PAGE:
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The First Time

You always remember your First Time.

The first album I ever bought with my own money, the first LP I ever recall owning, was The Dave Clark Five’s “Return!”

I purchased it at our local Newbury Park supermarket’s record bin in 1965.

I was a drummer and loved the upfront focus on and prominence of the beat in Dave’s band, beginning with their hits “Do You Love Me” and “Glad All Over.” My fellow drummers and I used to do the boot stomps and then bang out that machine gun snare follow-up of the DC5’s “Bits and Pieces” intro with our fists on the rows of lockers in the hallways of Charles Evans Hughes Junior High and Reseda High School (where I walked to school everyday with drummer Preston Ritter, who would become the original drummer for The Electric Prunes).

“Return!” didn’t rock as hard as their first LP but it had a much better full color cover. The band looked sharp in their black & white coats and pants against that red photo studio backdrop. “Can’t You See That She’s Mine,” their hit single from “Return!”, was moving into more melodic territory. That was fine by me, as it indicated an expansion of the group’s musical capabilities.

I can’t recall the first single I bought. We were a poor family and I was very frugal with my money. Even later, when I began seriously (and I mean 6000 album seriously!) collecting music, I avoided singles for a long, long time, considering LPs a much better deal. It wasn’t until I became a fanatical collector that I began to buy singles. The primary reason I began to purchase 45s was that they contained music by my fave raves that weren’t included on their albums and I felt I had to have everything by them.

I usually convinced my younger brother John to buy singles in which I had interest, and then I sort of took them over. I talked him into buying the four song Beatles EP that had “Roll Over Beethoven” on it, as well as the Nashville Teens’ “Tobacco Road.”

I weaseled my way into becoming the sole DJ at the Senior Quad (our junior high’s private lunch place, set aside for seniors only) for my entire 1963/64 senior year (we were supposed to rotate that duty but I held onto that gig with a death grip). I was musically dependent upon what my fellow seniors brought me to play, so often during lunch, when no one had come through with a single or album, my brother’s Beatles EP played over and over and over…

The first concert I ever went to was a — surprise! — Dave Clark Five show: July 12, 1965 in Anaheim at the MelodyLand Theater. Among the openers were The Larks (“Do The Jerk”), The Premiers (“Farmer John”) and the Astronauts. Sonny and Cher were (surprisingly, considering their enormous popularity) bottom-billed; they were no-shows. Replacing them I recall Tommy Quickly and maybe even Roy Orbison (hell, I remember SOMEone played “Pretty Woman”!) singing at that show, too, but I could be very wrong.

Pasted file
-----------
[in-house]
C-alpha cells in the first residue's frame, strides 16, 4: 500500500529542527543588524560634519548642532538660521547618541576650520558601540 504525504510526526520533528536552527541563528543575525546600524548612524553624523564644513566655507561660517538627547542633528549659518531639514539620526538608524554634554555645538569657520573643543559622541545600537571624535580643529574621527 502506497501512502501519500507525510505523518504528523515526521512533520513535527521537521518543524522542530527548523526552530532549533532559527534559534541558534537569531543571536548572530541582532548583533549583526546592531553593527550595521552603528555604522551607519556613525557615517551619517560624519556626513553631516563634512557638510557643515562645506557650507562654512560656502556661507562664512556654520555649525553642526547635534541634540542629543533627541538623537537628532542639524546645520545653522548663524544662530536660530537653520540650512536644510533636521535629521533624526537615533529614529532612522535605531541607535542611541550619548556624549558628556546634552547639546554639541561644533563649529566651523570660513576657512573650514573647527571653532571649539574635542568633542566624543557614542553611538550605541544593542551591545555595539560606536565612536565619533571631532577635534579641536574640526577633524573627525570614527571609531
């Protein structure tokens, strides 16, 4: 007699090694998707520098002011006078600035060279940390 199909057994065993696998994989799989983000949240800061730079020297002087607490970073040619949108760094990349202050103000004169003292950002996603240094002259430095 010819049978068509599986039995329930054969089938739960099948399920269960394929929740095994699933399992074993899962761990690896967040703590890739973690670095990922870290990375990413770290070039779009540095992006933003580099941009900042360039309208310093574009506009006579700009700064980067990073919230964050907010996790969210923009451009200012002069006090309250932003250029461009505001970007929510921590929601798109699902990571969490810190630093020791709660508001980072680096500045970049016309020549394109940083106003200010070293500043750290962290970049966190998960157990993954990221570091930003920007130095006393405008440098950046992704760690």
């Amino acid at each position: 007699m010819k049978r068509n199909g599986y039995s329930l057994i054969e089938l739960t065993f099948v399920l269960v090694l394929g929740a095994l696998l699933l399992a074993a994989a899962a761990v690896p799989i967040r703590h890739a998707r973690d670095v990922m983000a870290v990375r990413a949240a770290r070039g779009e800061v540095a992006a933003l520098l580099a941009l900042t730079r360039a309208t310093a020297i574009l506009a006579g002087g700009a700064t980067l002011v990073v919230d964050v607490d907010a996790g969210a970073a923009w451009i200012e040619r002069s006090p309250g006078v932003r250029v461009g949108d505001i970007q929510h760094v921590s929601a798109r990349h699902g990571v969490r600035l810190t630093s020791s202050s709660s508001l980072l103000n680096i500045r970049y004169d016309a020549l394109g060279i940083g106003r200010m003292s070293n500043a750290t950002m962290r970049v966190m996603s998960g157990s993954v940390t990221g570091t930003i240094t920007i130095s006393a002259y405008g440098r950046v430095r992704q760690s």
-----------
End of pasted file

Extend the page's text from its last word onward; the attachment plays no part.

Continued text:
Waiting outside the theater I met one of the Larks and got his autograph. I also enthusiastically chatted with my fellow DC5 fans. That was when I first heard rumors of Dave’s being gay. One of the fans opened the show’s DC5 program book. As verification for her claim, she showed me a sponsored ad within the booklet for Shure microphones. It’s headline was “Ask Dave About Mike.”

The DC5’s show was amazing. It was the first and only all-screaming concert I ever attended. It was extremely difficult to hear the music over the din. The lighting on the band was spectacular, though, a good early light show. When the band performed their pounding instrumental “Five by Five” Dave played on a set of huge floor toms that were lit from inside. Great!

I was happy and surprised that the group did several songs that weren’t on their LPs, like the “Peter Gunne” theme and “Big Noise From Winnetka.”

Police were constantly hauling out hysterical girls all throughout the show. The MelodyLand (named such because of its proximity to DisneyLand) Theater was (is?) a theater-in-the-round, so the band had to get to the stage and back out from the stage by running a police-cordoned gauntlet up one of the theater’s aisles. The DC5 ran right up the aisle next to where I was sitting. I recall touching Mike Smith on the back as he ran by. As intense as it was, one cop said it was nothing compared to the recent Rolling Stones show.

It was an exhilarating experience but because of the poor sound it was not until years later that I began to attend other live concerts, beginning with shows at the Whiskey A-Go-Go and the Hendrix/Animals/Soft Machine/Eire Apparent gig down in Anaheim. Following those I hit the all day long rock festivals at Devonshire Downs and Costa Mesa and then became a regular attendee of the phenomenal Shrine Exposition Hall concerts.

The best show I ever saw was at the Shrine in 1968. The original Steve Miller Band (with Boz Scaggs) opened the show. They were followed by Peter Green’s Fleetwood Mac. The audience was not prepared for the next group: The Crazy World of Arthur Brown. But wait — I’m not finished! The headliners were THE WHO! “The Who Sell Out” (in my opinion, their best LP; the mono version only, though) had just been released. If that wasn’t enough, each group played two sets! And The Who destroyed their instruments at the end of their last set! And the place was only one third full, so you could get as close to the stage as you wanted! Or even dance if you wanted! And security was so lax back then I got to go backstage and meet Roger Daltrey and Arthur Brown! I met (and photographed) Keith Moon in the men’s room!